Examples of polyurethane prepolymers in one-component adhesives are known, for example from WO 03/066700; polymers that moisture-crosslink via silyl groups are known, for example, from U.S. Pat. No. 3,971,751, EP 1093482 A1, U.S. Pat. No. 7,009,022 B2, U.S. Pat. No. 6,756,465 B1, DE 10152505 A1, and DE 10350481 A1
Silyl-terminated polymers that are usable for use in the structural adhesives according to the present invention are, in particular, those of the general formula (I):
R-[A-R3—SiR1 x(OR2)3-x]n (I),
in which R is an organic basic structure, A is an oxygen atom, an alkylene group such as, for example, a methylene group or a carboxy, carbamate, carbonate, ureido, urethane, or sulfonate group, R1 is an alkyl residue having 1 to 4 carbon atoms, R2 is an alkyl residue having 1 to 4 carbon atoms or an acyl residue having 1 to 4 carbon atoms, R3 is a straight-chain or branched, substituted or unsubstituted alkylene residue having 1 to 8 carbon atoms, x=0 to 2, and n=1 to 10,000, wherein the silyl residues are identical or different, and in the case of multiple R1 and/or R2 residues, the latter are respectively identical or different.
The silyl-terminated polymers described in WO 2005/047394 A1 and EP 1093482 B1 are preferred.
The binder content of the structural adhesives according to the present invention is by preference 10 to 75 wt %, better 30 to 75 wt %, preferably 40 to 75 wt %, and particular preferably 45 to 70 wt % and particularly preferably 50 to 70 wt %, based on the total weight of the structural adhesive composition.
The thickening agents used in the structural adhesive according to the present invention are by preference high-molecular-weight, usually organic substances that absorb liquids such as, for example, water and/or organic solvents, and thereby swell up or form intermolecular lattice structures. Fillers that absorb liquids and thereby swell up or form intermolecular lattice structures, i.e. act as a thickening agent or thickener, are regarded as thickening agents in the context of the present invention.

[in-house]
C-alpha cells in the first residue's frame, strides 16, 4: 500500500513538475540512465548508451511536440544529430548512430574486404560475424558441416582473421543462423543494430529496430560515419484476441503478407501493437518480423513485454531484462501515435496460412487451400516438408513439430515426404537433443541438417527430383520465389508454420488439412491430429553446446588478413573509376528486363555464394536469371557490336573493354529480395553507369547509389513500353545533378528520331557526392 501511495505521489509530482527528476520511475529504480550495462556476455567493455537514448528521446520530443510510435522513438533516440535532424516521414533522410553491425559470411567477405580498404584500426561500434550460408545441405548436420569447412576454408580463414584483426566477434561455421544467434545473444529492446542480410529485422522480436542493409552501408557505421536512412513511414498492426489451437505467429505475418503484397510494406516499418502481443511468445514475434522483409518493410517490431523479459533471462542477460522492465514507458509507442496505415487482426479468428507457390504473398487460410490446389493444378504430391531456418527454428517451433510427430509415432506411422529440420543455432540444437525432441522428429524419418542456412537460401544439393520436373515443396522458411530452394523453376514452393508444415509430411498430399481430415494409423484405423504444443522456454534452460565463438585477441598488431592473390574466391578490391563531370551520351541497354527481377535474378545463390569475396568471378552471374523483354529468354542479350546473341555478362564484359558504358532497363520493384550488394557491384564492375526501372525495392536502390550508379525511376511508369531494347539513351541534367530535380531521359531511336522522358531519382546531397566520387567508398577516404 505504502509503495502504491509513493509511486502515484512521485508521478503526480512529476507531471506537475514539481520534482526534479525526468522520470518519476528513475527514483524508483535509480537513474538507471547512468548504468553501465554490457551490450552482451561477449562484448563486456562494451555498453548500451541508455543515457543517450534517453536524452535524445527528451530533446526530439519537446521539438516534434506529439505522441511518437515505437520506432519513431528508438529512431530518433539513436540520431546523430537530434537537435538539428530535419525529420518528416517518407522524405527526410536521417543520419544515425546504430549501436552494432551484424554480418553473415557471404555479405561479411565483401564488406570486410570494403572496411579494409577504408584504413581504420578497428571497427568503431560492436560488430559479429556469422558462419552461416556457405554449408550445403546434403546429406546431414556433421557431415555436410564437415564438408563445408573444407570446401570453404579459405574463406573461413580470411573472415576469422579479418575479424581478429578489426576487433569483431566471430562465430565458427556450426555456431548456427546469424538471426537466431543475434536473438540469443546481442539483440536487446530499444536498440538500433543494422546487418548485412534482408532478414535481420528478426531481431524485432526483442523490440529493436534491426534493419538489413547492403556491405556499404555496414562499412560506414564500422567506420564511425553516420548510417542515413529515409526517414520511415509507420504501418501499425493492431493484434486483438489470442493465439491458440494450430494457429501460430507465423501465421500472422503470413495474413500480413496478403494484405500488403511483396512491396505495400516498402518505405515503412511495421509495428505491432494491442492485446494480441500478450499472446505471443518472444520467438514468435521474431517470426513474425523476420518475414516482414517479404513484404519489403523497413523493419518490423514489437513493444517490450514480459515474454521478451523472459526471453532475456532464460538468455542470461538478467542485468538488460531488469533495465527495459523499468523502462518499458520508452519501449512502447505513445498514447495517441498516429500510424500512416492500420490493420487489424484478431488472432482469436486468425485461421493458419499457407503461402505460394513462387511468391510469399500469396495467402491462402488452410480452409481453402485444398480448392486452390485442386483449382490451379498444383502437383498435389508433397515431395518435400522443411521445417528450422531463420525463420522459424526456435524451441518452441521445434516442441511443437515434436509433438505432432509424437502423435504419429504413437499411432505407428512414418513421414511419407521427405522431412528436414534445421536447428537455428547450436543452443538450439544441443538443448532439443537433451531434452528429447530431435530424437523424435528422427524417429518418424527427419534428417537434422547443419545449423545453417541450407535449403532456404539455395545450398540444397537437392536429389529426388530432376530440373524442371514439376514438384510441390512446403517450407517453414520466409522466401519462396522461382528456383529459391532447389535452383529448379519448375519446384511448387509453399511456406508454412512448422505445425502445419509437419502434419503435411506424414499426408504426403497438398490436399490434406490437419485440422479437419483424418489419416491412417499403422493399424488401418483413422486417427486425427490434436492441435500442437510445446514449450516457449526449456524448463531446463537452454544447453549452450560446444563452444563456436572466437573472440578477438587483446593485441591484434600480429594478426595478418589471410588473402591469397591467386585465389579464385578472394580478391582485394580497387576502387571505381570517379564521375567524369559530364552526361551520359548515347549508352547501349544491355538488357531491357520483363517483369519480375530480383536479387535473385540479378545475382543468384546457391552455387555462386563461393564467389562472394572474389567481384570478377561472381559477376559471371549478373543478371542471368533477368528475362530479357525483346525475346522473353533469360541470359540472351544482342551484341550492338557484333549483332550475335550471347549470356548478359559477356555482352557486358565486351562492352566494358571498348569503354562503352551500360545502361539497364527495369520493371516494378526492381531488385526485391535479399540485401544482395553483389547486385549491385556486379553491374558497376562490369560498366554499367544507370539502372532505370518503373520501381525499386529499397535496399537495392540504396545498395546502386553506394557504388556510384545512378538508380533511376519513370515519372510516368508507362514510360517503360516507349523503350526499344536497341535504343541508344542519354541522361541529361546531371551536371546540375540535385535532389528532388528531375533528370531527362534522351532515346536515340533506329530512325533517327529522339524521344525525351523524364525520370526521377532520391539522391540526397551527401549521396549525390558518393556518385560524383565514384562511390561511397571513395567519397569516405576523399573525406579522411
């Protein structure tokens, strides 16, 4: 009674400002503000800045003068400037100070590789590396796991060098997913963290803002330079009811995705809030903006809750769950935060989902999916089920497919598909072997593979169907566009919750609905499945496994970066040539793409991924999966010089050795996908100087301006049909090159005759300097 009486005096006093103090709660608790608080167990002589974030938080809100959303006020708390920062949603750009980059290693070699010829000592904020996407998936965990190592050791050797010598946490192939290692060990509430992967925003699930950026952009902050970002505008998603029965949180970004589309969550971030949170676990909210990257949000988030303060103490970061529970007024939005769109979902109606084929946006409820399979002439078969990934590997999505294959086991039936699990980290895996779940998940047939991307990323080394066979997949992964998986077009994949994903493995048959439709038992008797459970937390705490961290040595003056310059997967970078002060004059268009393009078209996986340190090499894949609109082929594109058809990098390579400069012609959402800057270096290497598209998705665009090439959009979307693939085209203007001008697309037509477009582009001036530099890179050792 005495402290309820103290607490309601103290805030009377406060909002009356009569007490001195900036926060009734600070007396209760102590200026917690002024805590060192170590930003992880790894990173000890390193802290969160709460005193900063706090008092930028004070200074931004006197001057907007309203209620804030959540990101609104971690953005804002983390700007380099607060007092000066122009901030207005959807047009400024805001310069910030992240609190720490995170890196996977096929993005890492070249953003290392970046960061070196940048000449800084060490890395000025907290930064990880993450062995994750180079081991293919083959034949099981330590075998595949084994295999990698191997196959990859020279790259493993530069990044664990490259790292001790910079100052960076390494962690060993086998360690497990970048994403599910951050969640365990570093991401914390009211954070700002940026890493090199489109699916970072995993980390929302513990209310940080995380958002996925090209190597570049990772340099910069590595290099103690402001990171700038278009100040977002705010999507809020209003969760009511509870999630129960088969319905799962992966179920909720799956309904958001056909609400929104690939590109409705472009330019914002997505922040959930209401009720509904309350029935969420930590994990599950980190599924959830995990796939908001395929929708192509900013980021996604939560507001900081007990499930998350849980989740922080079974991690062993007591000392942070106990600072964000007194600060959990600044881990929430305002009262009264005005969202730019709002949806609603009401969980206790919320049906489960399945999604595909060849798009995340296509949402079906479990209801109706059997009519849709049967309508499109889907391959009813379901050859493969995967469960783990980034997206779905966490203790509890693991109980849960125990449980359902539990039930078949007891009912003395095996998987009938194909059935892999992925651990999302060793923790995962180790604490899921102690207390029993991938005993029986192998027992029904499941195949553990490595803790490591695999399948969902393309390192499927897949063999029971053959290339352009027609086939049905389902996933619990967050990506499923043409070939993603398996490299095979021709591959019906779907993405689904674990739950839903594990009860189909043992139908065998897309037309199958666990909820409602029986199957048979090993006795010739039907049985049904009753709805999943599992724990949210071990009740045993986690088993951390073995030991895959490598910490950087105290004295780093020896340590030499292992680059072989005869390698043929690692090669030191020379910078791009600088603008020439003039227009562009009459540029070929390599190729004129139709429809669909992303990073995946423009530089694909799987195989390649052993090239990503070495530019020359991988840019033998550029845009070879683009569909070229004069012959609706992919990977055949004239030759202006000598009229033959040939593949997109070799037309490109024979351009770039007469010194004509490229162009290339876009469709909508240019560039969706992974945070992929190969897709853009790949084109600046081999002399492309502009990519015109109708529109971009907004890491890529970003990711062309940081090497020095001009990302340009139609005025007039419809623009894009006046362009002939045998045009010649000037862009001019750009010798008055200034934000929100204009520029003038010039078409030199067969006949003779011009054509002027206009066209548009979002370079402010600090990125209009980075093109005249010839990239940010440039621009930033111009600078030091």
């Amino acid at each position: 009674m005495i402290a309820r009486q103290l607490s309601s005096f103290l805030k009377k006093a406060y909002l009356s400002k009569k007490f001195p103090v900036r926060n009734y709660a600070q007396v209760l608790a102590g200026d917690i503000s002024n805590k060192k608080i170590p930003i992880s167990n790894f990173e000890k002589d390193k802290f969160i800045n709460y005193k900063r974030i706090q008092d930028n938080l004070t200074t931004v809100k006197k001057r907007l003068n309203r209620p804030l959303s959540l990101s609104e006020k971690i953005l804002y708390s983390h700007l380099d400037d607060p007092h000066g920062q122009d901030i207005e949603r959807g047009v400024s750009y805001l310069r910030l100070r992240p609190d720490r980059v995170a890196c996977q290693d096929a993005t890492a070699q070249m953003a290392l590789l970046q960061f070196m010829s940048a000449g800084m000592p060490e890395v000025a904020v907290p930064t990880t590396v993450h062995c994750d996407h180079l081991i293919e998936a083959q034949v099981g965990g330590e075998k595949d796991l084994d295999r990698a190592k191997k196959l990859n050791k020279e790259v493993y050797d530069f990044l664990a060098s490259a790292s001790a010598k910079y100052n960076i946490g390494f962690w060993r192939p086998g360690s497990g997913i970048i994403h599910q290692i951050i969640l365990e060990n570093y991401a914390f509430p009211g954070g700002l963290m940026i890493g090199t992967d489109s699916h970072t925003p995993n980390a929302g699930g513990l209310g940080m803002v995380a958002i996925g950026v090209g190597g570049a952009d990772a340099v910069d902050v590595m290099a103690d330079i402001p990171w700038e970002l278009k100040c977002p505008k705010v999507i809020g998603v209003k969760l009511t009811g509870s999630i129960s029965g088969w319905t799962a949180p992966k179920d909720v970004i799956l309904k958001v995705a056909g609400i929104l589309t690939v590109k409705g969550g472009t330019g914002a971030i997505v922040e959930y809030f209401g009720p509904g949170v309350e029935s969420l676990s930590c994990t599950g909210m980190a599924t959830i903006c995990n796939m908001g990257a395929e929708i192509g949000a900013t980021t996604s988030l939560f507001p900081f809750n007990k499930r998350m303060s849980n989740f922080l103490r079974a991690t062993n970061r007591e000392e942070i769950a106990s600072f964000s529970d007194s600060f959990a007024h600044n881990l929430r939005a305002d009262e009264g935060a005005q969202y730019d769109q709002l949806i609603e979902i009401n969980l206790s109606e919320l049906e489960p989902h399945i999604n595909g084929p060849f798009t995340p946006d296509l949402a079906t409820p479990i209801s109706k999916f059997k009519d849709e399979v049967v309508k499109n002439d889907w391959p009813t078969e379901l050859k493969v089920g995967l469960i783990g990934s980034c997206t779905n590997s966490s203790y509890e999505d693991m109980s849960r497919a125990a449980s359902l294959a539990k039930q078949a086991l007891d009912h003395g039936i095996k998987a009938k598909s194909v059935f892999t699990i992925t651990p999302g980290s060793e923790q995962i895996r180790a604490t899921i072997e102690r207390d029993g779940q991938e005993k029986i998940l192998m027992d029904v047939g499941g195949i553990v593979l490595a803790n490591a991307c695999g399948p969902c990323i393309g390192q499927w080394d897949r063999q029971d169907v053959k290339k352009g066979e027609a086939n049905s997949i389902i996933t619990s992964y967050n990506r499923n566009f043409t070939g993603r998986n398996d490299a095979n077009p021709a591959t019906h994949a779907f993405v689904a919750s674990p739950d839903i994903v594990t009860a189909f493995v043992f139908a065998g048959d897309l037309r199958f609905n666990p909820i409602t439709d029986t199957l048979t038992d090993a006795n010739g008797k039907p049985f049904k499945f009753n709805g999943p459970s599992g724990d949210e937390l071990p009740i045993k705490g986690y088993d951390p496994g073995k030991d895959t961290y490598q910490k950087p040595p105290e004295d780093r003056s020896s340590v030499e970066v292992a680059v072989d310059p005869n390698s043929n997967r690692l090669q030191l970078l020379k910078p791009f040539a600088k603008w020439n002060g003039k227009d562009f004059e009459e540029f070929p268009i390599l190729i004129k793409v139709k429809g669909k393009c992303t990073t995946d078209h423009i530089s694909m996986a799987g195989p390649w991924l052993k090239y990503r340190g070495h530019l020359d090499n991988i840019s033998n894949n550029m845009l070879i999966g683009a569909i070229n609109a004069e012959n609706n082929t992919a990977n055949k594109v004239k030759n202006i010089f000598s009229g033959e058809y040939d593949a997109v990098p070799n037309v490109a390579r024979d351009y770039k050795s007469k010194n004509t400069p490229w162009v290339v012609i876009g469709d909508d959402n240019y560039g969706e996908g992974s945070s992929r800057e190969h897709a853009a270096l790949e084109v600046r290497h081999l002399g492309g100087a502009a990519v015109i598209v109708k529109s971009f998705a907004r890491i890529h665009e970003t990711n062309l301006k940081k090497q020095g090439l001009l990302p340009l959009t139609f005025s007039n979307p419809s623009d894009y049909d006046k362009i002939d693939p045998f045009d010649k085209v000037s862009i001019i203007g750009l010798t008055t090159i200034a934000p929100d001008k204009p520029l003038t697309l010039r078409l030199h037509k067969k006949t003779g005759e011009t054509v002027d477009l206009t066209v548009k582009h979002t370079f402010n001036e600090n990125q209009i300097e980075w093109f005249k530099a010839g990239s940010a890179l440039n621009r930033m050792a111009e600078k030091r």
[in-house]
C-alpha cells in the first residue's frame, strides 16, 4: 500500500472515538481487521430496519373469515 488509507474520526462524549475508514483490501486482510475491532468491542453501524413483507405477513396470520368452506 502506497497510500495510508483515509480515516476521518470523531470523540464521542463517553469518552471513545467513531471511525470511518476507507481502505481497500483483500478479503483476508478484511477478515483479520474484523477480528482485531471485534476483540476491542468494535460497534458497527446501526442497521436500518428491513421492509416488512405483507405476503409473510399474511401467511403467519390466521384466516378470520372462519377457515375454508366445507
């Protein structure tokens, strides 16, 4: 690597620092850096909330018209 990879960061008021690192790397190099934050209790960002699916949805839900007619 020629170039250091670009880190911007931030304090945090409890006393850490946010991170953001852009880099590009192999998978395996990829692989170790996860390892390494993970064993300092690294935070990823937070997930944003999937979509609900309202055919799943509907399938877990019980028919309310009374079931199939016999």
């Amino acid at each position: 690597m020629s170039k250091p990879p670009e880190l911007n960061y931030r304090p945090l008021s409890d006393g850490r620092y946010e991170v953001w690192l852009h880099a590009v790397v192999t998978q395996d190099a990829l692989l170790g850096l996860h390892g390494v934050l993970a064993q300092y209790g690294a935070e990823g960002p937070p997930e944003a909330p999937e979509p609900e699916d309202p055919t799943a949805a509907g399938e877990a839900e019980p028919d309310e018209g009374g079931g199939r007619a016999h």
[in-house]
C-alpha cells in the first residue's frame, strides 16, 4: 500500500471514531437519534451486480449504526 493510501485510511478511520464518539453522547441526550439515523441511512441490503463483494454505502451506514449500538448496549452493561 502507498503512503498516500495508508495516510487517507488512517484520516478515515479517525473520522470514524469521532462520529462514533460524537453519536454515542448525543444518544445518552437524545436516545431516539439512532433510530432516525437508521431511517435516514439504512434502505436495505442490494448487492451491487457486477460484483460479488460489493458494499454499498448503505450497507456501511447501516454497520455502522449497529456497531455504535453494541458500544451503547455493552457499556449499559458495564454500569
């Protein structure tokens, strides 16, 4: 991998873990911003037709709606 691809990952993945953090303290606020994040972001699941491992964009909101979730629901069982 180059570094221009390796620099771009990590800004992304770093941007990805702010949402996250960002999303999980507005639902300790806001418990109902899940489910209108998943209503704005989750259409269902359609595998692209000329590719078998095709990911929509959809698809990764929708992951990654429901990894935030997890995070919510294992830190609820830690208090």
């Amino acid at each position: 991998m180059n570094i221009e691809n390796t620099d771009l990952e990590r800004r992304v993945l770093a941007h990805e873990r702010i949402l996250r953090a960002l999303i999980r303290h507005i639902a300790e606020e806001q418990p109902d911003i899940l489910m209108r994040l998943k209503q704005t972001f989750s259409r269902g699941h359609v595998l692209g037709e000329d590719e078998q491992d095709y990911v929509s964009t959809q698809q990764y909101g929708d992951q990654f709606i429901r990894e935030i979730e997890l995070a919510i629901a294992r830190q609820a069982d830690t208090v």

Thickening agents to be mentioned are, in particular, organic natural compounds such as, for example, agar-agar, carrageenan, tragacanth, gum arabic, alginates, pectins, polyoses, guar flour, locust bean flour, starch, dextrins, gelatins, and casein; modified organic natural substances such as, for example, carboxymethyl celluloses and other cellulose ethers, hydroxyethyl cellulose, hydroxypropyl cellulose, and the like, as well as seed flour ethers, hardened castor oil, stearic acid; entirely synthetic organic compounds such as polyacrylates and polymethacrylates, vinyl polymers, polycarboxylic acids, polyethers, polyimines, and polyamides; and inorganic compounds such as, for example, polysilicic acids, clay minerals such as montmorillonites, zeolites, and silicic acids.
Examples of organic thickening agents are also, among others, (aqueous solutions of) copolymers based on acrylic acid and/or acrylamide, for example emulsified in an oil fraction, in particular a mineral oil fraction. Concrete examples of a w/o emulsion are Collacral HP of the BASF company, as well as Texipol grades of the Scott-Bader company. Further commercially obtainable thickening agents are, for example, Disparlon® grades, for example Disparlon® 6500. Other organic thickening agents are, for example, the water-soluble polyurethane thickener Nopco DSX 3290 of the Cognis company, associative thickeners such as, for example, Indunal T 112 of the Indulor Chemie company, which is an aqueous solution of the terpolymer of acrylates and methacrylates and of carboxyl-group-containing comonomers (this being an anionic associative thickener), alkali-swellable thickeners such as, for example, the acrylate polymer dispersion Acrysol TT 615 of the Rohm & Haas company (which is an alkali-swellable anionic dispersion having a solids content of approx. 30 wt %), and polymer dispersions based on acrylic acid and acrylamide.